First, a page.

Inoue Joins BioE as Professor of the Practice
The Fischell Department of Bioengineering (BioE) and the A. James Clark School of Engineering are pleased to welcome Hiroshi Inoue to its faculty as a Professor of the Practice. Inoue was inducted in a recent ceremony attended by Canon U.S.A. president and CEO Yoroku Adachi; BioE professor and Chair William E. Bentley; past National Science Foundation director, National Academy of Sciences member, and Distinguished University Professor Rita Colwell; and University of Maryland president Wallace Loh. The event also celebrated the department's new collaboration with Canon.
Inoue, founder and senior fellow of Canon U.S. Life Sciences, Inc., is a key member of that new partnership. He will be leading a team including Bentley and BioE professors Keith Herold and Ian White on the development of a new system capable of providing fast, automated diagnoses of diseases. At the core of the new device are Canon U.S. Life Sciences’ proprietary genetic analysis system and a new microfluidic chip-based disposable testing cartridge for human blood samples. The project's ultimate goal is to provide doctors and clinics with sophisticated molecular analysis tools capable of providing "bedside diagnostics" that will eliminate the need to wait days or even weeks for lab results.
"I am honored and humbled by my appointment at University of Maryland as Professor of the Practice," says Inoue. "I expect that it will provide a powerful linkage between the Global Canon Group and the University of Maryland. We already have an exciting collaboration with the Fischell Department of Bioengineering and I look forward to an ongoing relationship."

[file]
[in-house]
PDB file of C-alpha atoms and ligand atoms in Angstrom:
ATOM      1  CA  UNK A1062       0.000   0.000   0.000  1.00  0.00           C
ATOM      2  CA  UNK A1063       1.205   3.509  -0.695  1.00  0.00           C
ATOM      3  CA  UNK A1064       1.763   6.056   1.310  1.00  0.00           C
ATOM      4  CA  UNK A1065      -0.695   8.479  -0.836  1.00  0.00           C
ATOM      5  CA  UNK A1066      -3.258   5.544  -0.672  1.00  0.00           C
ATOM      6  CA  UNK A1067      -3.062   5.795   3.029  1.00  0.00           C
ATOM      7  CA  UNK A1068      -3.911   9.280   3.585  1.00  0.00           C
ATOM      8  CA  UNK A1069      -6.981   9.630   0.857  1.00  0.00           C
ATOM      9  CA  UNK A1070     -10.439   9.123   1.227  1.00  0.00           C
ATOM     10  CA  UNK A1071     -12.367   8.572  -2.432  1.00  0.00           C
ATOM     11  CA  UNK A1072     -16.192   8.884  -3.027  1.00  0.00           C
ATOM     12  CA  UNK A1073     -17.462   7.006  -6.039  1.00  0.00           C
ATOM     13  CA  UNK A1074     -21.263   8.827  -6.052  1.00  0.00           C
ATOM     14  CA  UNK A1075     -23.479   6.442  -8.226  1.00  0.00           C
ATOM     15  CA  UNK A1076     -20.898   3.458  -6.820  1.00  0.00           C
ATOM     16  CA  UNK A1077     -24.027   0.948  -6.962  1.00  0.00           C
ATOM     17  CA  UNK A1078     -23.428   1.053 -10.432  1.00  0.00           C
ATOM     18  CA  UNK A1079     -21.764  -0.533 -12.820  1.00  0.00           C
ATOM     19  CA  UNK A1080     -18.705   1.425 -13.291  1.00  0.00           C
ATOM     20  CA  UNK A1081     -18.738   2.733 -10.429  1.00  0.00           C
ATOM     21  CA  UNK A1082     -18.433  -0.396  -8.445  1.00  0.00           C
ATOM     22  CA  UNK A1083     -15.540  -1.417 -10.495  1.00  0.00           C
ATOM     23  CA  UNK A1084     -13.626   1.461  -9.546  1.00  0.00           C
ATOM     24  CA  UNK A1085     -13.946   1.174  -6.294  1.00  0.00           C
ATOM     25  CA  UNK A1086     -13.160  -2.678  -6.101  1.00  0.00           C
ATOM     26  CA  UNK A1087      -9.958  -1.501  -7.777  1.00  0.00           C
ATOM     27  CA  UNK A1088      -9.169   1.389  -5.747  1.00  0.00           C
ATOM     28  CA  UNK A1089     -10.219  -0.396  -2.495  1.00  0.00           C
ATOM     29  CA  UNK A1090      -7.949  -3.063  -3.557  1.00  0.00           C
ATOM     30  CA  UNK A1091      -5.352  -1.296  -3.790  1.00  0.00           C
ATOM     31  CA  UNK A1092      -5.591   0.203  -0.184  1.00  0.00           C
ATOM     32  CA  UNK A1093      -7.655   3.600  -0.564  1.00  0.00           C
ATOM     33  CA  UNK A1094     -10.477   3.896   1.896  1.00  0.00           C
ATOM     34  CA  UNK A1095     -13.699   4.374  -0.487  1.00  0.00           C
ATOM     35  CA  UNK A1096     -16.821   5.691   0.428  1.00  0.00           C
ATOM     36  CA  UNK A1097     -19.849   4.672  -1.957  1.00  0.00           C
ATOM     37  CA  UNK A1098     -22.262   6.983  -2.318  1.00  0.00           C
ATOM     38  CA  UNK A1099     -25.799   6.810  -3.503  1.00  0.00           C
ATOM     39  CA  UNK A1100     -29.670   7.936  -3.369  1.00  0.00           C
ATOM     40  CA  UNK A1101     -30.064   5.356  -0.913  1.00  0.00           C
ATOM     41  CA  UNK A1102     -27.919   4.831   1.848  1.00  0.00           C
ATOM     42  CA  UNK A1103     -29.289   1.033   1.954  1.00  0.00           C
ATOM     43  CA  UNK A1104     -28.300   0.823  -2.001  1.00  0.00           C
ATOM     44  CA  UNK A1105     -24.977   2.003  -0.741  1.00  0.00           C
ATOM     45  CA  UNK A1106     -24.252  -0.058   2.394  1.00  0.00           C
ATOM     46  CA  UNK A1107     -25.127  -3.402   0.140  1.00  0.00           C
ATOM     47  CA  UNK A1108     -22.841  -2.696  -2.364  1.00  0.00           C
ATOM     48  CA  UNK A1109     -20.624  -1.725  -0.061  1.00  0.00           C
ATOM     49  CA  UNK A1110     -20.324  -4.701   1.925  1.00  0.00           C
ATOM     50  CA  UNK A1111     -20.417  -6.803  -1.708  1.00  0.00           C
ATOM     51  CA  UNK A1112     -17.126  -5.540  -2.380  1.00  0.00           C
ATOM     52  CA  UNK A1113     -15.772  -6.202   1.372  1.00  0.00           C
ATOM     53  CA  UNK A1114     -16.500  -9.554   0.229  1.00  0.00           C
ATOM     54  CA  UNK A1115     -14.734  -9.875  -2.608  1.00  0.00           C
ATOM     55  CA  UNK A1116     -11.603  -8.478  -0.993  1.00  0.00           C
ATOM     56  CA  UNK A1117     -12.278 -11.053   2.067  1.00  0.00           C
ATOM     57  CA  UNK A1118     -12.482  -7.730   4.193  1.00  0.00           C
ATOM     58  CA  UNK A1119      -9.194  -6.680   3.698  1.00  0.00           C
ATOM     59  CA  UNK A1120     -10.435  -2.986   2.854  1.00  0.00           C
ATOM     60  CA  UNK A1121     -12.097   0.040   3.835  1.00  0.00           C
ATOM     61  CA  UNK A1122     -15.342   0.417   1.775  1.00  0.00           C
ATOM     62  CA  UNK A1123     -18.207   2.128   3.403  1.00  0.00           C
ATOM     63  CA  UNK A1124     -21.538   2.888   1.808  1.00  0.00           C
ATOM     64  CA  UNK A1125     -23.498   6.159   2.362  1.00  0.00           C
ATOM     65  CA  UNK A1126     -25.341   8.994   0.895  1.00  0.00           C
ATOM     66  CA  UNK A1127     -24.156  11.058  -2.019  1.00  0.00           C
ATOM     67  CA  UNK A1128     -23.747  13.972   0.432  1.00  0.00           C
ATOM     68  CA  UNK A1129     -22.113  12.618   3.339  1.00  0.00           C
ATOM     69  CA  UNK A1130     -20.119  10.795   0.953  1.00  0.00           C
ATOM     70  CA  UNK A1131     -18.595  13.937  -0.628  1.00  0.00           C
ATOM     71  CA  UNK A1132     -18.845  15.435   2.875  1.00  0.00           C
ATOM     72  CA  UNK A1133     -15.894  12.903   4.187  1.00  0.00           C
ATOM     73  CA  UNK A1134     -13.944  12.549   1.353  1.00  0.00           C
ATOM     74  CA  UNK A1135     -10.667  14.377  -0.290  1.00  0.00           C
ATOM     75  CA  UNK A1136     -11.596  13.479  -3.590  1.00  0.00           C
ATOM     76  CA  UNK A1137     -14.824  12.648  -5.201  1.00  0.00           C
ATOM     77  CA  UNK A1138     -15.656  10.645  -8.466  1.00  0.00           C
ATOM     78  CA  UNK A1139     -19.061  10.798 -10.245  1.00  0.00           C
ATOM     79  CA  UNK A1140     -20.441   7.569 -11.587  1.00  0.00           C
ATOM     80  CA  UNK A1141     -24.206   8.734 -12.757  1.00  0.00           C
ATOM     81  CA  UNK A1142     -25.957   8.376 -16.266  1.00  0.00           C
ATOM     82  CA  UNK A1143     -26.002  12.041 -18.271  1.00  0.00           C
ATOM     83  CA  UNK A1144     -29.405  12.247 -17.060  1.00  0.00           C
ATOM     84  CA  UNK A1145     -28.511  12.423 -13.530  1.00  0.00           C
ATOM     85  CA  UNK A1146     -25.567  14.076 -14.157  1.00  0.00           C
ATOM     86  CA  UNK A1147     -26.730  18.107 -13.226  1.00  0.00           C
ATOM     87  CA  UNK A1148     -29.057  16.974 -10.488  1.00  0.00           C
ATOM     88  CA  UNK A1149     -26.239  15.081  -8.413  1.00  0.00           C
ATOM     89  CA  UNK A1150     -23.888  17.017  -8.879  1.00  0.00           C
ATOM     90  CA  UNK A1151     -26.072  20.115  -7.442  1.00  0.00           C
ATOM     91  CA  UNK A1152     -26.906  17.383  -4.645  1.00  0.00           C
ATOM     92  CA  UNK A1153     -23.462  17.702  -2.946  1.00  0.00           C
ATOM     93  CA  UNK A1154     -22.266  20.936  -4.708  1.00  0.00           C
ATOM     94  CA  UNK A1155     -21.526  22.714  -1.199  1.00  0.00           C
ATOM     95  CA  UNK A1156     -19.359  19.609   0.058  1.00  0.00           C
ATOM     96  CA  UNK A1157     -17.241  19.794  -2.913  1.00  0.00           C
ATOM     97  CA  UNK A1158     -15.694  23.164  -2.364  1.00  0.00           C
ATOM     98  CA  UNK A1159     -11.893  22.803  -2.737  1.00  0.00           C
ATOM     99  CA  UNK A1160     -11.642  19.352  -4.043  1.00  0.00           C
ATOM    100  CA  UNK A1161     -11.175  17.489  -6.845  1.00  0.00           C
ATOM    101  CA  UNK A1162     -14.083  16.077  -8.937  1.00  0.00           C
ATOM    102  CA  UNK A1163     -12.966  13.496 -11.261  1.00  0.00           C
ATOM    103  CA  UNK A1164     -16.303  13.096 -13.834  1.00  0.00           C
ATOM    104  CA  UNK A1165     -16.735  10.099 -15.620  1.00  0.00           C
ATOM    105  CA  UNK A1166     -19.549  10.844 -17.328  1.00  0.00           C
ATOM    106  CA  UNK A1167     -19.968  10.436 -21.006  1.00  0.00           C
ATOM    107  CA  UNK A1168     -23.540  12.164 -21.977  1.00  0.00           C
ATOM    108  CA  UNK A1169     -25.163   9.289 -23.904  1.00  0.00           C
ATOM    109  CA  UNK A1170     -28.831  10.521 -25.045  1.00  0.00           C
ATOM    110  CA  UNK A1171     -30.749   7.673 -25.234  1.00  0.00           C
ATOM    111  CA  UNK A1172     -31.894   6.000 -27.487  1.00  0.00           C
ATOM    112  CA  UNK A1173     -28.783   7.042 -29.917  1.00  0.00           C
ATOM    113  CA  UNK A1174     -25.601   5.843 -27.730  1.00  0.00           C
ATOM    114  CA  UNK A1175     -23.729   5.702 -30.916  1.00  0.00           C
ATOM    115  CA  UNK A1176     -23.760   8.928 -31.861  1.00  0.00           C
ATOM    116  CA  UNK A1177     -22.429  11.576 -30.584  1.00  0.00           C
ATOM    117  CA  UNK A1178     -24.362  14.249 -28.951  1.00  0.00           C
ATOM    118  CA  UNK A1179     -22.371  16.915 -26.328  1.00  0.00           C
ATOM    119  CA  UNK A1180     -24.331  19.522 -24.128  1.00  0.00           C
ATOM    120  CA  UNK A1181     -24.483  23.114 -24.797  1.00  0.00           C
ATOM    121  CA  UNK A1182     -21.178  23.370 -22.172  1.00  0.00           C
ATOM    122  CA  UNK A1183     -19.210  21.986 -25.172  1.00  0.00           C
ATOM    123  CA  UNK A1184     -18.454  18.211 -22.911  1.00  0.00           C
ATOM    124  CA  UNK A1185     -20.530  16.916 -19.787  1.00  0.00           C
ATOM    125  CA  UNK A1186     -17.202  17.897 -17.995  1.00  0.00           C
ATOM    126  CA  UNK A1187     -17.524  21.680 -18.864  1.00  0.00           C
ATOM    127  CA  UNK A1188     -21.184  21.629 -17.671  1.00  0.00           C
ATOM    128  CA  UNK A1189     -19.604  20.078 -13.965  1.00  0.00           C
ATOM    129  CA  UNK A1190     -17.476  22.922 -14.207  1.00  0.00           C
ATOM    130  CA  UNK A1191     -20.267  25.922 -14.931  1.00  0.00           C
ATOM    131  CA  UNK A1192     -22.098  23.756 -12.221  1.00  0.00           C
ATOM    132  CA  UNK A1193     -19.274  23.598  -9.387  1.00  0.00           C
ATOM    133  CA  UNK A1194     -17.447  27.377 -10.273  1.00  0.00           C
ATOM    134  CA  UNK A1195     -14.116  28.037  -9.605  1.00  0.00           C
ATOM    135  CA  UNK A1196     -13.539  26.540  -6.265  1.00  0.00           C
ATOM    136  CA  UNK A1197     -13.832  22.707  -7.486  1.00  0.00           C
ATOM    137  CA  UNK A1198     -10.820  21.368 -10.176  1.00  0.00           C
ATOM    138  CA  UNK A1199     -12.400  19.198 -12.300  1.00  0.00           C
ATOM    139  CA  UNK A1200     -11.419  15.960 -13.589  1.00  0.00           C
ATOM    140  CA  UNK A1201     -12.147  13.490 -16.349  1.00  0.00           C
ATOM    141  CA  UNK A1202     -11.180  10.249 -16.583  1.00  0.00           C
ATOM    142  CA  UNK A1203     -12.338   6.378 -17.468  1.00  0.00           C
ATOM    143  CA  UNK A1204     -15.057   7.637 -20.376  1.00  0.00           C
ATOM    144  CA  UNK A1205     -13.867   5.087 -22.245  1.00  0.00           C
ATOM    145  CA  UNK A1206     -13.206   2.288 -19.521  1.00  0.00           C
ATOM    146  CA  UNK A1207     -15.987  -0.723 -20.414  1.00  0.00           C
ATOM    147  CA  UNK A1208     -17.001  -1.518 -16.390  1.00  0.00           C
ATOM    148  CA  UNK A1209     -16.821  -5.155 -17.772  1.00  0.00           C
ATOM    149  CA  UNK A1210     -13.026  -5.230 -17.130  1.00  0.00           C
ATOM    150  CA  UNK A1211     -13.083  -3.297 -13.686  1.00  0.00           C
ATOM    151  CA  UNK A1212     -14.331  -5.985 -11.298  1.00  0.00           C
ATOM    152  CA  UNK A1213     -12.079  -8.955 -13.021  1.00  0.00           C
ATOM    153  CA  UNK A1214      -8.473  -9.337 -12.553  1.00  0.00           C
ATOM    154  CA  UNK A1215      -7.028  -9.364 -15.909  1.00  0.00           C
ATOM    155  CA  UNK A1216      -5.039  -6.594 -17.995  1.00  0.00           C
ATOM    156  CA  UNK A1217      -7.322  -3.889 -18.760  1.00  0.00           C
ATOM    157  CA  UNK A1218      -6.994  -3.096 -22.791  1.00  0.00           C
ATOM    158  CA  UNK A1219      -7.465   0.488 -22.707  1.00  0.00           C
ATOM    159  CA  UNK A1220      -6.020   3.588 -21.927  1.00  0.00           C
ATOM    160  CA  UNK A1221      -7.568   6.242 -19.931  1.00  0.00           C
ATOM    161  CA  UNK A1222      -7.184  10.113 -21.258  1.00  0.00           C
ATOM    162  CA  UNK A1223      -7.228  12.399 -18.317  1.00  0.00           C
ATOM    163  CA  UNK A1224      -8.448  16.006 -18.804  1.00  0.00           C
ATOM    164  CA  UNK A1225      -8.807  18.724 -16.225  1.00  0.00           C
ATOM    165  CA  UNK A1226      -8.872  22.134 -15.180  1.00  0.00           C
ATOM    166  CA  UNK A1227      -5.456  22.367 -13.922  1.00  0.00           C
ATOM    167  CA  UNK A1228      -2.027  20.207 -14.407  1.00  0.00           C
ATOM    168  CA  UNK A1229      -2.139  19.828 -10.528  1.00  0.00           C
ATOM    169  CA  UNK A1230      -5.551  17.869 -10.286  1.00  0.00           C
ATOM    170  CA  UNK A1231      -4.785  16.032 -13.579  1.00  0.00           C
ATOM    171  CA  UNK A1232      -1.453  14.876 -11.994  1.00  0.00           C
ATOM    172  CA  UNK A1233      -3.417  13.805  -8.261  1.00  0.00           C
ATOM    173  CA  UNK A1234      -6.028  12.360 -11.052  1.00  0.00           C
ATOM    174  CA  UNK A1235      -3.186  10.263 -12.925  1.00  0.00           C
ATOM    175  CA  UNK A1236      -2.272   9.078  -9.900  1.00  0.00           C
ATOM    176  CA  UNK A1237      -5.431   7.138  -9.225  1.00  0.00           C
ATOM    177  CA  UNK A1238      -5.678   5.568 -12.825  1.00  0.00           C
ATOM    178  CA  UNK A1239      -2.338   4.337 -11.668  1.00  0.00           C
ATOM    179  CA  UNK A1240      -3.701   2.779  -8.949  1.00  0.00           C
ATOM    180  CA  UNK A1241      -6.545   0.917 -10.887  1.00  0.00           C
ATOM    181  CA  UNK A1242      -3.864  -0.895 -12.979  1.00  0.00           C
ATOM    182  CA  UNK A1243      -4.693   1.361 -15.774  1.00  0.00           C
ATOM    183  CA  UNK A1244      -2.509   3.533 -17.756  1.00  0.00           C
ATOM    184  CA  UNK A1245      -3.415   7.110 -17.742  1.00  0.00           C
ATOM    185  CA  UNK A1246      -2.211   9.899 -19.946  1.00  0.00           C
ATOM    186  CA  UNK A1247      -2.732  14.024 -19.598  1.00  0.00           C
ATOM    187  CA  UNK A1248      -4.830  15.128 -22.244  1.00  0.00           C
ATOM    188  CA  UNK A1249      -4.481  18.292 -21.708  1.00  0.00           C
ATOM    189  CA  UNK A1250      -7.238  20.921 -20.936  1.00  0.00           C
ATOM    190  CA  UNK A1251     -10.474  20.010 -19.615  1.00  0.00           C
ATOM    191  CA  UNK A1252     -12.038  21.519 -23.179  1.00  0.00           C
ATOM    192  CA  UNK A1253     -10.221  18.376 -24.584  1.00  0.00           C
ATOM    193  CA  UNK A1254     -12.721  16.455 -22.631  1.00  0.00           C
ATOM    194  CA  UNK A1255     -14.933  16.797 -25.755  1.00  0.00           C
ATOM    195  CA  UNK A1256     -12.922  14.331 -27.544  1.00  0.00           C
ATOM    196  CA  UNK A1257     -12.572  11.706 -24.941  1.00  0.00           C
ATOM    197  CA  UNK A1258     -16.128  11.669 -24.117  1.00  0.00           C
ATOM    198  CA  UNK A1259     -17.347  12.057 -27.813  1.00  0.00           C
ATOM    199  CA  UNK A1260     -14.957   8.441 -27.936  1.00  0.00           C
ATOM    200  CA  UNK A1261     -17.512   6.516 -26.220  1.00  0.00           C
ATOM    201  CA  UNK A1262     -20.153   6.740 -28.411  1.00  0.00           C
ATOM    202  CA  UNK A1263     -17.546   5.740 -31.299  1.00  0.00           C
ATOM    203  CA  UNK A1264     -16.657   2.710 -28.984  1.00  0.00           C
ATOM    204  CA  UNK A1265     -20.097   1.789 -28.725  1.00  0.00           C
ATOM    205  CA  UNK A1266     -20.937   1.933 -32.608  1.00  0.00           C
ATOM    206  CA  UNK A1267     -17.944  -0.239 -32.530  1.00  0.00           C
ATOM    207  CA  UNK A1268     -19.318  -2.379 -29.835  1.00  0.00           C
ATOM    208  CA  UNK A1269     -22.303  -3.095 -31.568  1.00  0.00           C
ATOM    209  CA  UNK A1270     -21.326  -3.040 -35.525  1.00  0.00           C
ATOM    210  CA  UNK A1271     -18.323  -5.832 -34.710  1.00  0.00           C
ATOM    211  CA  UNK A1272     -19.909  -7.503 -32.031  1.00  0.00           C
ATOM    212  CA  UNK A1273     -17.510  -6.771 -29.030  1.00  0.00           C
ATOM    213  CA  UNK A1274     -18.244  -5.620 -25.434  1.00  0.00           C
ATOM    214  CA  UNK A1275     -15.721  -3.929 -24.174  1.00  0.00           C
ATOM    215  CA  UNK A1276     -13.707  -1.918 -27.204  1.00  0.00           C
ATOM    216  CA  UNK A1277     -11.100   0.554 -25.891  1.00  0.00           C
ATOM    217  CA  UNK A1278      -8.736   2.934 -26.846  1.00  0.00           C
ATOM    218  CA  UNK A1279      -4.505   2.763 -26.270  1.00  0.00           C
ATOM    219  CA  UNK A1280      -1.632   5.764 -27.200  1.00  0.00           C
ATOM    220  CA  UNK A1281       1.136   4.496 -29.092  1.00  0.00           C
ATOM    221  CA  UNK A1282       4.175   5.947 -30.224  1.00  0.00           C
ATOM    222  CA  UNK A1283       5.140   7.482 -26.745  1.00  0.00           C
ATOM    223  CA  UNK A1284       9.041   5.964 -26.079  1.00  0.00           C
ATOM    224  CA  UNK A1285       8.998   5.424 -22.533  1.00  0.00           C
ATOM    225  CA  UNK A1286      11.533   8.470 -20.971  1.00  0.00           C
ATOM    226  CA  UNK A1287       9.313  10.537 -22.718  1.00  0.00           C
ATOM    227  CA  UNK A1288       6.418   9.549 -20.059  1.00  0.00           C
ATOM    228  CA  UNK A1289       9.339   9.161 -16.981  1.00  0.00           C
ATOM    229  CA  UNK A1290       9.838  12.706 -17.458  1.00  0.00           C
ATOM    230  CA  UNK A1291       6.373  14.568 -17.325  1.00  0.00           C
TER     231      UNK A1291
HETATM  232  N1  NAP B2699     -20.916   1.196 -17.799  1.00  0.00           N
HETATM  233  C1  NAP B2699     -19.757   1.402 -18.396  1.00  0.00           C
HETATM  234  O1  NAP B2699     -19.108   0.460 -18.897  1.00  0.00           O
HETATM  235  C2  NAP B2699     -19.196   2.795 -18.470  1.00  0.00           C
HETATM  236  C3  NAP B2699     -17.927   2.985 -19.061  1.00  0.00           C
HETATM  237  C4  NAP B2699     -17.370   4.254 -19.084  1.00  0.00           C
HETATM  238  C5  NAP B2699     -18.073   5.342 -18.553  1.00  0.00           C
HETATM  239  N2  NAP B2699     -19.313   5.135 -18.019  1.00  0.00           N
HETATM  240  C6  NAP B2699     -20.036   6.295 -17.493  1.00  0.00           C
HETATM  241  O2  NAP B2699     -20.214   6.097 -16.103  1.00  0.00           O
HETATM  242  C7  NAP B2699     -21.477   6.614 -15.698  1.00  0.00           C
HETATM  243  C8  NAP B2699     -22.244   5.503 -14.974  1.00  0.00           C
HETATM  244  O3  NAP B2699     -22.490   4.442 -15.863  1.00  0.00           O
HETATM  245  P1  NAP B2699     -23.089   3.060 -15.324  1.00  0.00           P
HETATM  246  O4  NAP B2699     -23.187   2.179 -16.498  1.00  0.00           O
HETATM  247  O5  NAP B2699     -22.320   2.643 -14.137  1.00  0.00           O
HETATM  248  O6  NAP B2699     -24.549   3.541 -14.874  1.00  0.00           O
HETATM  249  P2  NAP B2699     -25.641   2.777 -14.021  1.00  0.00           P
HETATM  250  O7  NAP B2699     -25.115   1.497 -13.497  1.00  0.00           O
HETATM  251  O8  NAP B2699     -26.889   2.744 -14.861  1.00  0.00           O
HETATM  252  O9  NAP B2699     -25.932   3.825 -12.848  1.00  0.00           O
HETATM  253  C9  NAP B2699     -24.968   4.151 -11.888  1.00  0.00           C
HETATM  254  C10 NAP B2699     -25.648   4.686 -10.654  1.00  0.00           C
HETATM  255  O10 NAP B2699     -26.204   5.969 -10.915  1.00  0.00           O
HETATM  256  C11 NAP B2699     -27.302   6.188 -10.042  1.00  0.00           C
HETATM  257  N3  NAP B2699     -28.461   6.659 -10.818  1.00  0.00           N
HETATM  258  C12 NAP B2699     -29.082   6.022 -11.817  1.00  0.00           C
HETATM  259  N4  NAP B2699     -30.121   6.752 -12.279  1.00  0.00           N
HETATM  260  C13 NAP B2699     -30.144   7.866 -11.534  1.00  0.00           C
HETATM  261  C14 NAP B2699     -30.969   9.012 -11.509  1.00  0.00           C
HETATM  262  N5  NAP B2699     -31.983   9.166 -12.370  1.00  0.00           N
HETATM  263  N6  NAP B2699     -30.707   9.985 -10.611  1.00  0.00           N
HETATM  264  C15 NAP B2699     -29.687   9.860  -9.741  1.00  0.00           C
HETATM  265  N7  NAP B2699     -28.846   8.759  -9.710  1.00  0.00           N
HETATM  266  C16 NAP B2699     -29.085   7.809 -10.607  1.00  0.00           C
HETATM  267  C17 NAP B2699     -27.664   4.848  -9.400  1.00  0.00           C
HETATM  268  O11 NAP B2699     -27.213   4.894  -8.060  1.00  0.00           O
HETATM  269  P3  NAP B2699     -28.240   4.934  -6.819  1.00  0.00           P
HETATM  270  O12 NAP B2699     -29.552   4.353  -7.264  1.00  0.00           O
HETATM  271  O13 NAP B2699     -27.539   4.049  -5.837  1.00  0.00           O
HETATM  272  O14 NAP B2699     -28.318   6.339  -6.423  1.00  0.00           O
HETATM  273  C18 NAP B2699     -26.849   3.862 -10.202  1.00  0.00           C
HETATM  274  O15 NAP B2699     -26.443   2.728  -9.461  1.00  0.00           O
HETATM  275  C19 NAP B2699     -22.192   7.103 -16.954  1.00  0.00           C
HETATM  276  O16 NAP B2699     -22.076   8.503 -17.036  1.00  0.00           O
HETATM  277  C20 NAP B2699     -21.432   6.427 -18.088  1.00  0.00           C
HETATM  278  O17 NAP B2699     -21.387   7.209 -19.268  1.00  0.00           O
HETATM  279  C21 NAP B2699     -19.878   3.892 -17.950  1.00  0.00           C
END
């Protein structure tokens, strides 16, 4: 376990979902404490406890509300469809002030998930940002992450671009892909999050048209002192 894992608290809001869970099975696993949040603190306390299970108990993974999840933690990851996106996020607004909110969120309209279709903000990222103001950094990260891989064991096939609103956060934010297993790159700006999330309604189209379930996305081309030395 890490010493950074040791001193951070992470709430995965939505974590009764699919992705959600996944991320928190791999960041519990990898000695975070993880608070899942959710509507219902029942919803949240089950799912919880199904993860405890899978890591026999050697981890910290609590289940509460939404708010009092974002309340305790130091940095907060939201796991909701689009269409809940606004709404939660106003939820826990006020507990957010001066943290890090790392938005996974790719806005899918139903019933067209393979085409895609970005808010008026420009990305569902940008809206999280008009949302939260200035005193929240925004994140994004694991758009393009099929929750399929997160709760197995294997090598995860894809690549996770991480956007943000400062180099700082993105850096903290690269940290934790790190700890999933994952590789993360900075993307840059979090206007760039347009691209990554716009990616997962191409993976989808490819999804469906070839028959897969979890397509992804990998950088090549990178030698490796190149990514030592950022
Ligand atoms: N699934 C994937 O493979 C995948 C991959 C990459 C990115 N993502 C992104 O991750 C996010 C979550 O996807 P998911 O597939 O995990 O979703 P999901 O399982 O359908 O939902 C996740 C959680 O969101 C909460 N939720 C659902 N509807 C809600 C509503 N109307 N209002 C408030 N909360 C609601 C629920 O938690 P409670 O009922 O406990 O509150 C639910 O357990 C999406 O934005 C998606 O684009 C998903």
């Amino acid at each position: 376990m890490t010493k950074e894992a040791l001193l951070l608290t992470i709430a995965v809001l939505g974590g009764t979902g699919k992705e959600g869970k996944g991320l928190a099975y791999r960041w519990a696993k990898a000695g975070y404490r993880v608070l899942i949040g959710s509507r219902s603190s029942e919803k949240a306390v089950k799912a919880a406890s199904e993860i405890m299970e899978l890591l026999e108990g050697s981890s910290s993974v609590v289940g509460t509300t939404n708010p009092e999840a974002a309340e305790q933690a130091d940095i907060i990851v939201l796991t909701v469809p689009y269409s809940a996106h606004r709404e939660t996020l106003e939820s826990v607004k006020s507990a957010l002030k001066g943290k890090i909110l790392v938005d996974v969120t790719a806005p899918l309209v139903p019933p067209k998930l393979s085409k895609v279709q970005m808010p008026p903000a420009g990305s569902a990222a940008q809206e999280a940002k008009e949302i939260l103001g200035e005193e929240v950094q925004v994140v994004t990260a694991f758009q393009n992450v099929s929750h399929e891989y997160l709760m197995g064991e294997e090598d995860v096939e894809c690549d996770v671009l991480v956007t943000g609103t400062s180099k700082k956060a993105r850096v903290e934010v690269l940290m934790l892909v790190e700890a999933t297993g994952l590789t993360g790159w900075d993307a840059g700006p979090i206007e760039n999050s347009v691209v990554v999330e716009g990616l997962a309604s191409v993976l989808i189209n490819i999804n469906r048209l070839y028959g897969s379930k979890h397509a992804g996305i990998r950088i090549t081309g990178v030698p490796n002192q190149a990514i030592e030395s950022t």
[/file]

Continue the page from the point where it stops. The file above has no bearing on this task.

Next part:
During his nearly 35-year career, Inoue, a graduate of the Engineering Science School at Osaka University, Japan, has pioneered numerous and diverse technologies while working for some of the world's most prominent companies, including Seiko, Epson, Ricoh, and, since 1983, Canon. These include the development, market introduction and market expansion of novel flat-panel displays; the introduction of the ISO/IEC Standard into the MPEG-4 file format, which enables users to view video on smartphones; and genetic diagnostics systems. In 2004, he launched and served as the first president and Chief Technology Officer of Canon U.S. Life Sciences, Inc., which is dedicated to the development of diagnostic instrumentation based on Canon's core technologies. In 2010 he was appointed Senior Fellow of Canon U.S.A. and Canon U.S. Life Sciences. Inoue holds almost 350 patents in Japan and the United States.
"We are honored to welcome Mr. Inoue to our faculty," says BioE professor and chair William E. Bentley. "His accomplishments and experience embody Dr. Fischell's vision, and our department's goals, of using entrepreneurship to move innovative new devices from the lab into clinical settings, where they can be used to improve the lives of millions of people around the world."
Published August 4, 2011